Here at Tessian we’ve built the world’s most comprehensive and intelligent cloud email security platform that deploys in minutes via a single API. But what does that ‘soup to nuts’ deployment look like? And when’s best to do it? Well someone who knows in detail is our Senior Sales Engineer, Tam Huynh. We caught up with him to hear how previous Tessian customers have done it in the past.
Briefly explain the history of Integrated Cloud Email Security
Integrated Cloud Email Security evolved because of the way Secure Email Gateways handle threats. Historically, you took a look at established data sets and threat signals. You have a static analysis which looks at the hashes of the file, or simply checks the reputation of that hash.
Beyond that they may sandbox that hash to be able to do some behavioral analysis. But a lot of times with account takeovers and business email compromise today, there’s no malicious payloads. ICES evolved to leverage behavioral intelligence or machine learning to analyze the threat signals or the data sets that are missed or ignored by secure email gateways.
So Tessian examines things like the unique writing styles between one person and another, looking for anomalies such as a sudden switch to a more formal salutation or sign off, or unusual IP address location. These are just some of the thousands of threat signals and variables Tessian can analyze.
How long does it take to deploy an Integrated Cloud Email Security solution?
The application programming interfaces (APIs) that Tessian uses have given us a way to be able to deploy advanced and intricate solutions to Microsoft 365 in around 20 minutes, depending on how quickly the administrator can get the author credentials. Users enter the credentials inside of our portal, and they grant permissions to the Tessian console, let us know which groups to sync, and they’re done.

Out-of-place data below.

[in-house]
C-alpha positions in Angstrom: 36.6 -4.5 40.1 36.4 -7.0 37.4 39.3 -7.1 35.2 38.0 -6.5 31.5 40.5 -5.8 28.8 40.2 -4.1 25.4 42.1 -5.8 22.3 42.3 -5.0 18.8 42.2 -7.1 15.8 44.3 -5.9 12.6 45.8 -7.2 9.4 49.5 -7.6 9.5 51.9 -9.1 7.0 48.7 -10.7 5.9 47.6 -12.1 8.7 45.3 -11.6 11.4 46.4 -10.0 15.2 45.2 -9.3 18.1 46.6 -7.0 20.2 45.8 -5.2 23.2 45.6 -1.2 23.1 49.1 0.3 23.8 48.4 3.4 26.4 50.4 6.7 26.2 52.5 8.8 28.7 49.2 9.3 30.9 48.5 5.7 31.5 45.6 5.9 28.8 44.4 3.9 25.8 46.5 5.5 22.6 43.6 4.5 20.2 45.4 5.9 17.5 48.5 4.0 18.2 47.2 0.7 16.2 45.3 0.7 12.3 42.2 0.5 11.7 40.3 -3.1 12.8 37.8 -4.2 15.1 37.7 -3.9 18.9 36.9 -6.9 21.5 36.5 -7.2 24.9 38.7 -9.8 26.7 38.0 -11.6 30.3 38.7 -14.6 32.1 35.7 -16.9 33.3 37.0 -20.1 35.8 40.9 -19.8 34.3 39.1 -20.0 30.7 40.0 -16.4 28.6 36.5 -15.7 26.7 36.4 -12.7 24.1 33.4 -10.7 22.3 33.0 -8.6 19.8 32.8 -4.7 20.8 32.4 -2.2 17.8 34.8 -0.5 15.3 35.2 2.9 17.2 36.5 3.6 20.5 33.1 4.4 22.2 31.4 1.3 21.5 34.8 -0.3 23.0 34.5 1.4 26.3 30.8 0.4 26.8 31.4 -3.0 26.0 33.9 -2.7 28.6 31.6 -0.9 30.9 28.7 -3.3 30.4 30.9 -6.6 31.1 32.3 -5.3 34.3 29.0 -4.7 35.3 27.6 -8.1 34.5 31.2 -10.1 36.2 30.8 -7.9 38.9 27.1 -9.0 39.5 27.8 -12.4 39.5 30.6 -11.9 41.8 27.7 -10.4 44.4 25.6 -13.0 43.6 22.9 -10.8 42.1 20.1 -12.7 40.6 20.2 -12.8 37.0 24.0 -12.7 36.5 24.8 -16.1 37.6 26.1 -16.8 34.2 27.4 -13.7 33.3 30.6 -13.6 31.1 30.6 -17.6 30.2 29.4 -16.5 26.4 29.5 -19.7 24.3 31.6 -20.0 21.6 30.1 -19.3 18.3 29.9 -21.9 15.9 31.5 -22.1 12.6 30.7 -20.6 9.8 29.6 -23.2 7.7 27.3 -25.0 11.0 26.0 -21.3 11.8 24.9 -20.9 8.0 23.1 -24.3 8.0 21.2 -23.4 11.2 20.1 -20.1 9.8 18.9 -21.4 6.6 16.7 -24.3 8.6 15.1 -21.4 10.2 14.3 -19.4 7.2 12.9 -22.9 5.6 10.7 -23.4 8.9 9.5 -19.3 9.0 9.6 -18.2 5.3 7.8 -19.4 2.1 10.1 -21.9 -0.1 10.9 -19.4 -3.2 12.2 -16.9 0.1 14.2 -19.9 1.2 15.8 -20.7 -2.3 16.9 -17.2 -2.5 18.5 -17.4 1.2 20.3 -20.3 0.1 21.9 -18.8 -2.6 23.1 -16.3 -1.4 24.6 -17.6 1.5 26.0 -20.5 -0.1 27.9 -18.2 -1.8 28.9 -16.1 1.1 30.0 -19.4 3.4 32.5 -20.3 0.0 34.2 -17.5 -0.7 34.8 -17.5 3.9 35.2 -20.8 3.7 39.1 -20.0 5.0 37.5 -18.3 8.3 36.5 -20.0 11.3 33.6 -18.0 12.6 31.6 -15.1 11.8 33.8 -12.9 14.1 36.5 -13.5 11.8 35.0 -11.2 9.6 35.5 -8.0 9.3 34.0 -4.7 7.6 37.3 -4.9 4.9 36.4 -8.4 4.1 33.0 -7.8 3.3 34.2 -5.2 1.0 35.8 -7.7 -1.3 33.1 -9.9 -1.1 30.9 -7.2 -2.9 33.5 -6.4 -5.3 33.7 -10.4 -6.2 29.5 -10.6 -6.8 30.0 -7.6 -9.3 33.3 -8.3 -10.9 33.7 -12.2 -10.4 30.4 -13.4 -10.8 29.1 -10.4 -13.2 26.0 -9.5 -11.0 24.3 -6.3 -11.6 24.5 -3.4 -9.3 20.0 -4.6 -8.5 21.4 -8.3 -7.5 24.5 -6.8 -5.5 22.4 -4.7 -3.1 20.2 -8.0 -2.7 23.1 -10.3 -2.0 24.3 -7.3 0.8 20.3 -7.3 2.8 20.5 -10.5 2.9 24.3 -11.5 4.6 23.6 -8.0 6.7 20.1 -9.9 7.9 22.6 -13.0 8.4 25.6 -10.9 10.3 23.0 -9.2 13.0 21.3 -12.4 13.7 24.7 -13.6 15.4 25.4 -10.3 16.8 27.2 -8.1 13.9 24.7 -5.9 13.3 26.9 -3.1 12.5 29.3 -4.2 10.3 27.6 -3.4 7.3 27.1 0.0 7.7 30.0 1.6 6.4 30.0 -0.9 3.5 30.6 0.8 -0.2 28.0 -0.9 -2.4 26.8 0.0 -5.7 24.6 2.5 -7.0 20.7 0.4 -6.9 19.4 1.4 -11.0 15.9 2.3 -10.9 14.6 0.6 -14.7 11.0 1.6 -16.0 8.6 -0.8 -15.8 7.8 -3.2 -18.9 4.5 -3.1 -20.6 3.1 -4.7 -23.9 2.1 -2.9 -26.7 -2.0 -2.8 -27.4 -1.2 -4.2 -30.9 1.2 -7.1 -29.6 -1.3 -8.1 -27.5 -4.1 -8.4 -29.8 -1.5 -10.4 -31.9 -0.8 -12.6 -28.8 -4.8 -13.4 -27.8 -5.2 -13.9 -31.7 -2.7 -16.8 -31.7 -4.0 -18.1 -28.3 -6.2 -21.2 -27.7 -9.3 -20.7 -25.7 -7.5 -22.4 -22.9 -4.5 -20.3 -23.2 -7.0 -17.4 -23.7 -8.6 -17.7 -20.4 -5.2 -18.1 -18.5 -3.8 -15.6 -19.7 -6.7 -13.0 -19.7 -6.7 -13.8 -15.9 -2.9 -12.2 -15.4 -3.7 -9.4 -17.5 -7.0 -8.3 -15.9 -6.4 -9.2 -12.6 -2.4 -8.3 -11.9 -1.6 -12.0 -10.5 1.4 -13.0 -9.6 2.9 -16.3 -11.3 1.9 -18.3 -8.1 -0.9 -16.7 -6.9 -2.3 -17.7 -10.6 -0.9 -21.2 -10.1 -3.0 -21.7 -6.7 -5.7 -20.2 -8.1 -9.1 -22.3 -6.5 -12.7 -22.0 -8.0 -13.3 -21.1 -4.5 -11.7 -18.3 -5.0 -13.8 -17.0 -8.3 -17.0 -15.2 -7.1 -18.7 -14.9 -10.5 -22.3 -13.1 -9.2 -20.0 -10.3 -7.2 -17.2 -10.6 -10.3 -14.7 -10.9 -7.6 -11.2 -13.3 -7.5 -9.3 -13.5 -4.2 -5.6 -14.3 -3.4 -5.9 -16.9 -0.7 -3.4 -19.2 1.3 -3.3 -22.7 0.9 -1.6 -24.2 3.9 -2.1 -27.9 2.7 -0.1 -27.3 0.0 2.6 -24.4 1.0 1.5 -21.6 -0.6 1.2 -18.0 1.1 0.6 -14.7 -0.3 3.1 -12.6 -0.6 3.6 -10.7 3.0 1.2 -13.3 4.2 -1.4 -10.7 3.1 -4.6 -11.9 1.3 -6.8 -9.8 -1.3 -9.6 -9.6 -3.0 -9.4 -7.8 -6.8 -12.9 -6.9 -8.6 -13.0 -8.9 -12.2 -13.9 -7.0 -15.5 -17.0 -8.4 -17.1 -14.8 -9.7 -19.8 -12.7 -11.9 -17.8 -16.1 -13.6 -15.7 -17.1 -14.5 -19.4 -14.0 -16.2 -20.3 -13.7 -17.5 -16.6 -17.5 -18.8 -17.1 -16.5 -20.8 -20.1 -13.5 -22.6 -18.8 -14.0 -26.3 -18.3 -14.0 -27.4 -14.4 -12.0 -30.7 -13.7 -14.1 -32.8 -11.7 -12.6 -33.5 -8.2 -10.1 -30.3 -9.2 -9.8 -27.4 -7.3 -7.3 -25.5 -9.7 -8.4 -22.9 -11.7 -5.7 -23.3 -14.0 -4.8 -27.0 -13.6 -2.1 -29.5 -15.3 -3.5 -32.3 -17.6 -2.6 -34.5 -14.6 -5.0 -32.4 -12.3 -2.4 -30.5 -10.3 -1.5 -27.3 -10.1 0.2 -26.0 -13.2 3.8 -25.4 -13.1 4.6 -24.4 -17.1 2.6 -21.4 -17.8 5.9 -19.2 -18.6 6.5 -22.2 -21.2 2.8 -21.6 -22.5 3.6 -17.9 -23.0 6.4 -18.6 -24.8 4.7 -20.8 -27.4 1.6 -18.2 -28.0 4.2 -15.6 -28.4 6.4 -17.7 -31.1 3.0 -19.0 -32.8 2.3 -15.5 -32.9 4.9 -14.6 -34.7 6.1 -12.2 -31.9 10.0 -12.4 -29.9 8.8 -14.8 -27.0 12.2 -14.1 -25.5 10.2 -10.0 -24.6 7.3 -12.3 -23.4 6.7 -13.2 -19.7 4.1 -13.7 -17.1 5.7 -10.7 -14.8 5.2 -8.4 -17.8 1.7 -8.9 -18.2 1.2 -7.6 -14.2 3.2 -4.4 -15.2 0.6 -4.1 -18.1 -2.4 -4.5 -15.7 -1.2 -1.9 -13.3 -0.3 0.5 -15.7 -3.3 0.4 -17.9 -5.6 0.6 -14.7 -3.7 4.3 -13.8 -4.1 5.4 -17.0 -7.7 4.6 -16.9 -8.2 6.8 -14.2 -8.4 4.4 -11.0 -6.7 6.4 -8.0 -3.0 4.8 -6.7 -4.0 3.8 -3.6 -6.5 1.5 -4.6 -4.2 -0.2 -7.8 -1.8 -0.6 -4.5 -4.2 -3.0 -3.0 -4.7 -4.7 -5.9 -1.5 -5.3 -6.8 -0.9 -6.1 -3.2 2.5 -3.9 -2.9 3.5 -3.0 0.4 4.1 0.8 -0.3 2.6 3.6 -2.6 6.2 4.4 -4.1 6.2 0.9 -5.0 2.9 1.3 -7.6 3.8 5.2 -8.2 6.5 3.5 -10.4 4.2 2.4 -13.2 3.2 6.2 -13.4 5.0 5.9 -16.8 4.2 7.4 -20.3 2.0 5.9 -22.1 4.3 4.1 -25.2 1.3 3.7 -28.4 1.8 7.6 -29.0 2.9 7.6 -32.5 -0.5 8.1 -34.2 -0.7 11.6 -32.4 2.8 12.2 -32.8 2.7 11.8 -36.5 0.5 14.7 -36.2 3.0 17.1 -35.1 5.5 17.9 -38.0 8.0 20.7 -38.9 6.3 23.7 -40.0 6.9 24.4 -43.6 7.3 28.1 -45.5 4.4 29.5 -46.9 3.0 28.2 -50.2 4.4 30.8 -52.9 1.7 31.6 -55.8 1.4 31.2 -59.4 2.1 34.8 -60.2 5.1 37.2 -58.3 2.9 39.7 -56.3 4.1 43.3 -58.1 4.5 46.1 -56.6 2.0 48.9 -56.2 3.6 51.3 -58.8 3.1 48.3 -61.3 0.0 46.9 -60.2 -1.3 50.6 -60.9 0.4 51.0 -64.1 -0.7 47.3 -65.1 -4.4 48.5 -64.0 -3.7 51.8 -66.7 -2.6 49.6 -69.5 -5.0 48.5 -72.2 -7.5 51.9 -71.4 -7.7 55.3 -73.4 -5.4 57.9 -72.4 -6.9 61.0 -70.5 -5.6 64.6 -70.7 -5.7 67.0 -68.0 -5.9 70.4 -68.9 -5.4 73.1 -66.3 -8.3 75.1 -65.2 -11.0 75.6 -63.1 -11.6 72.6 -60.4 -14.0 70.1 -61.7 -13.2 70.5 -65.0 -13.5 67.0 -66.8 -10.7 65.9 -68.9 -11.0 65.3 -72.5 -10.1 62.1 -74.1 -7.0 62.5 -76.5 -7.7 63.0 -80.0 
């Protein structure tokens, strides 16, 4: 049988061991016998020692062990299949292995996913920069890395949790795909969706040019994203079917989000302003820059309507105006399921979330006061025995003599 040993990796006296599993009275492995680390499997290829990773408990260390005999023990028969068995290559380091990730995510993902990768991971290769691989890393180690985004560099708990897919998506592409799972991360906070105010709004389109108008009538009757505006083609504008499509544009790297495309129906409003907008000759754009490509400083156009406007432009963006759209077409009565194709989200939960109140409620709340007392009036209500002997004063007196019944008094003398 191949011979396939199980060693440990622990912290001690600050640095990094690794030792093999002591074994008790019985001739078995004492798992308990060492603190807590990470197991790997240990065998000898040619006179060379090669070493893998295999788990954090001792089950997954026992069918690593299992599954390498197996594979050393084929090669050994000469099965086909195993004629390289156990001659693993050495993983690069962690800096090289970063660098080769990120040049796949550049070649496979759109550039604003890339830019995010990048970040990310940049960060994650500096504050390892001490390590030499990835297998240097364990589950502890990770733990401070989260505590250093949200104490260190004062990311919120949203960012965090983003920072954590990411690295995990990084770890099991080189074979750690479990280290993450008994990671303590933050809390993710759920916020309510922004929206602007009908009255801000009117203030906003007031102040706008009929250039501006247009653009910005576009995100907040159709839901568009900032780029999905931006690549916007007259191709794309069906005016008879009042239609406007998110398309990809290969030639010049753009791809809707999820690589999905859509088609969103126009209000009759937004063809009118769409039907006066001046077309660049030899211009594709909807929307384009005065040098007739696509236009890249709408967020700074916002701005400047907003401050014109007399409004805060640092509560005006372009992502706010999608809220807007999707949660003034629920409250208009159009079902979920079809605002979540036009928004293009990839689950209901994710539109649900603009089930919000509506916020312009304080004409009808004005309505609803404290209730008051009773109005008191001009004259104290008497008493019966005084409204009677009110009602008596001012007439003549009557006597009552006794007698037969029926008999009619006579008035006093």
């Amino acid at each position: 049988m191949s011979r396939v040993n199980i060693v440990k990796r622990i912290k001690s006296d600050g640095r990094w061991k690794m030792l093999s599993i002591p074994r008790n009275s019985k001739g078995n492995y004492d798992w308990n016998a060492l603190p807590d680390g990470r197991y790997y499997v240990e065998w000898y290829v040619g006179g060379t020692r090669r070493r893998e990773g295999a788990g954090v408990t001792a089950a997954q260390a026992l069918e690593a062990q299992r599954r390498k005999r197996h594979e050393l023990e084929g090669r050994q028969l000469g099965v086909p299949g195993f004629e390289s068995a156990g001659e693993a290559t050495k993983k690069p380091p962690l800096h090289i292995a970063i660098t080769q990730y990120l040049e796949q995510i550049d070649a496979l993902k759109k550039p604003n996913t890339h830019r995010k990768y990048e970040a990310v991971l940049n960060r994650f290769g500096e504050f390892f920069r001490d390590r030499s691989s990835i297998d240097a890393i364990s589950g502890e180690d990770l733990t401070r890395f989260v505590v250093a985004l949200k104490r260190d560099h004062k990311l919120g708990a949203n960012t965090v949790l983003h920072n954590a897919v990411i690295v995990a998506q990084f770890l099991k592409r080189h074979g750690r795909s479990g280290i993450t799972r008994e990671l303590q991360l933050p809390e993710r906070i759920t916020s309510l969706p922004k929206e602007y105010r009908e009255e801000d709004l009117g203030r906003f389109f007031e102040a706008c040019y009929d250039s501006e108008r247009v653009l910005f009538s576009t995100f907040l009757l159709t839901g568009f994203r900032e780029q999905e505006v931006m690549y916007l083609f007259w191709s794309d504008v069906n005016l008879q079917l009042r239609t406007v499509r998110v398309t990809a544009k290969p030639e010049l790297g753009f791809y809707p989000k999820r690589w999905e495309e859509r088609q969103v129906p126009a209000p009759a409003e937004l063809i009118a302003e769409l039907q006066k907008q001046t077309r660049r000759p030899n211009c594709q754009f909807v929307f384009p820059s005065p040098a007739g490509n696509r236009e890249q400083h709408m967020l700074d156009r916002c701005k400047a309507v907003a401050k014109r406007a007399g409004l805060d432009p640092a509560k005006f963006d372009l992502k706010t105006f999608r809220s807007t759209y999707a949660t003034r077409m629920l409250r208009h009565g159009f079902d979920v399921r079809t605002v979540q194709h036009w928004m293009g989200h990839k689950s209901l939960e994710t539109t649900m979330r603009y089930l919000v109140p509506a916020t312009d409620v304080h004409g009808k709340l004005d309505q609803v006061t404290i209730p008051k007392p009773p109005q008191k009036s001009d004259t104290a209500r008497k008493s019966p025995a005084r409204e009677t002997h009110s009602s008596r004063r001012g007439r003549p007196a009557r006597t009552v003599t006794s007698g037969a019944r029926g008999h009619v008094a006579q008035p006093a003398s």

If we look back a decade on how SEG were deployed, it could take well over a month or more of multiple phase approaches, changing control windows, testing within a lab or a sandbox first, and then rolling over to production. This is much faster.
How does Tessian work with existing tech stacks as well as new ones?
So from what we’re seeing, many customers are looking to essentially replace their SEGs. So what we’ll typically do is a full feature map of their SEG, and then recommend Microsoft 365 E5 license that allows them to be able to leverage features such as sandboxing and behavioral analysis as well as several other regular features that are found in a SEG. And if some clients choose to retain their SEGs and have 365 E5, that’s fine too.
For organizations not looking to move to Microsoft 365, who might have an on premise exchange server, or are using G Suite, Tessian can leverage a gateway testing deployment, which means an install time of around an hour. And that’s from start to finish. Either way, deploying via the APIs or Gateway means no worrying about modifying MX records.
How should companies communicate ICES to the rest of the business?
So as we’ve seen you can deploy an ICES in under an hour, but that might come as a shock to other teams around the organization, so a clear communication strategy is as important as the technical deployment strategy.
You need to ensure all of the relevant teams have a heads up well ahead of time, especially the non-technical teams. For example, is this going to affect any imminent sales? Does the Customer Success team need to inform customers? Also don’t forget to let the leadership team know. Finally, use the skills of the comms team to help get the information out to the wider organization, and have them on standby in the rare case of there being an issue.
Finally, is there a right time to deploy an ICES?
Yes! Not at 5pm on the penultimate Thursday or Friday in the quarter when sales might be trying to hit target! The ideal time we’ve found with Tessian customers is after business hours on a Monday. The mail volume is down, so it wouldn’t be noticed by the end users.